Question:

I just received a prescription for Vitamin D. Why do I need to take an extra Vitamin D supplement? Down in the Dumps with low vitamin D

Answer: 

Dear Down in the Dumps, You’re not alone! We are finding many of our patients with low vitamin D levels. Vitamin D is a nutrient found in fortified food sources including fatty fish, fish oils and milk. Just one cup of vitamin D-fortified milk supplies about 25% of the estimated daily requirement in adults. However, only a few foods naturally contain significant amounts of vitamin D, which can hinder proper consumption. Vitamin D’s primary job is regulating calcium and storing it in our bones, but it also has other protective health benefits such as cancer prevention, boosting the immune system and warding off infections. It can also prevent inflammation in the body, which has been linked to heart disease and high blood pressure. Vitamin D also needs ultraviolet (UV) rays from sunlight to trigger vitamin D synthesis in the skin. Factors such as season, latitude, time of day, cloud cover and sunscreen directly affect UV ray exposure. For example, in New England, the average amount of sunlight from November to February is insufficient to produce significant vitamin D synthesis in the skin. Research suggests that 5-30 minutes of unprotected exposure between 10:00am and 3:00pm at least twice a week will provide most of the vitamin D you need. Unfortunately, this means that the prime hours for vitamin D formation occur when most of us are indoors at work! Remember that sunscreens with an SPF greater then 8 will block UV rays, but it is still important to routinely use sunscreen when exposure is longer then 10-15 minutes. Because we live in a reduced sunlight region and you may be lacking in the nutrient in food and routine multi-vitamins, it may be necessary to prescribe an extra helping of vitamin D.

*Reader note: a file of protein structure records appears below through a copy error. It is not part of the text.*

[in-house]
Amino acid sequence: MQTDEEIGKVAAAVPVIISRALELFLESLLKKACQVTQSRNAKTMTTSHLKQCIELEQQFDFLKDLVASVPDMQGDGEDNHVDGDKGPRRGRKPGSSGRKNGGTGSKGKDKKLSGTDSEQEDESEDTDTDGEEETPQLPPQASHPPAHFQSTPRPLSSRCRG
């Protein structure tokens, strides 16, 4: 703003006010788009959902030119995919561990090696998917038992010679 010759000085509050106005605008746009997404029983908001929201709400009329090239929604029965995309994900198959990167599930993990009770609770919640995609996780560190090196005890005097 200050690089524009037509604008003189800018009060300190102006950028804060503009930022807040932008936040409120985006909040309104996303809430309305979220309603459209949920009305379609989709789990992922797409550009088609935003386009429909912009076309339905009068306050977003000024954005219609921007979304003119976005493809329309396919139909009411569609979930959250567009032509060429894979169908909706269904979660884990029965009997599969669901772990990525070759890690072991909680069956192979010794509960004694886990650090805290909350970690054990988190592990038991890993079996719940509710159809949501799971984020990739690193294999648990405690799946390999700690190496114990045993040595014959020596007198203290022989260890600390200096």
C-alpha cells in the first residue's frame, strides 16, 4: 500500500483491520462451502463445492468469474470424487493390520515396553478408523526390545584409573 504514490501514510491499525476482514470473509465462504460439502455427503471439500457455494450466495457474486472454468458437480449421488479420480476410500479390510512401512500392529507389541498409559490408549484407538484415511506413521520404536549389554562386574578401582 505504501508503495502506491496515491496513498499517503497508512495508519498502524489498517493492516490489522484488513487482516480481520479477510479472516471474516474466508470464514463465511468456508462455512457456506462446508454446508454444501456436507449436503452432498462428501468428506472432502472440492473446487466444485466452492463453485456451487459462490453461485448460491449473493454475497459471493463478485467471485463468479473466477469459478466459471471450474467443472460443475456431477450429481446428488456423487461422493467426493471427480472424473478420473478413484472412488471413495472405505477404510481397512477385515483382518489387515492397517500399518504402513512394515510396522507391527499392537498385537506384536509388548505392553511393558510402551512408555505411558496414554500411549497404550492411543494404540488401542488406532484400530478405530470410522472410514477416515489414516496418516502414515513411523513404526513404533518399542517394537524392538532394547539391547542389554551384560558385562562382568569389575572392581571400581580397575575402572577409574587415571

Question:

I had weight loss surgery over two years ago. I did well the first year, losing 87 pounds. The last several months I've noticed I'm slipping back into my old habits. I've gained 16 pounds and to be honest, I feel like a failure. I'm too embarrassed to come into the clinic. What should I do?

Answer:

First thing - please know that you're not alone! As you know, bariatric surgery is just a tool to aide weight loss, and it is perfectly normal to find yourself "hoping" the weight loss journey would be easier. Many patients find themselves wrestling with old habits and even weight gain. This is the time you need help the most. You are not a failure, just in need of some good problem-solving. This is the role of the clinic staff - to help people like yourself solve weight management challenges. This is also a good time to join a support group and connect with others who share your same struggle. Whatever you do, don't let embarrassment prevent you from getting back on track.

Question:

I had weight loss surgery four weeks ago and I am having a difficult time getting in my fluid and protein. I find it very difficult to drink even water at times. Everyone at support group seems to be doing just fine, what is wrong with me?

Answer:

Nothing is wrong with you, but you should call the clinic and speak to our nurse practitioner Lisa Dutton just to be sure. It often can be very difficult to get 60 ounces of liquid and 60 grams of protein in during the first six months after surgery. Water (especially cold water) can irritate a new pouch. Try room temperature water and add a lemon wedge. Take the time to journal everything you are eating and drinking; often you are doing better than you think. Don't be afraid to go back to all liquids and your protein drink for a few days, try to puree all your food until it gets easier, and most of all be patient and don't panic. It does get easier.

Never, never, never give up. ~ Winston Churchill

2014 Golf TournamentCenter for Weight ManagementTeamWalk - Walk HighlightsMagnet 2012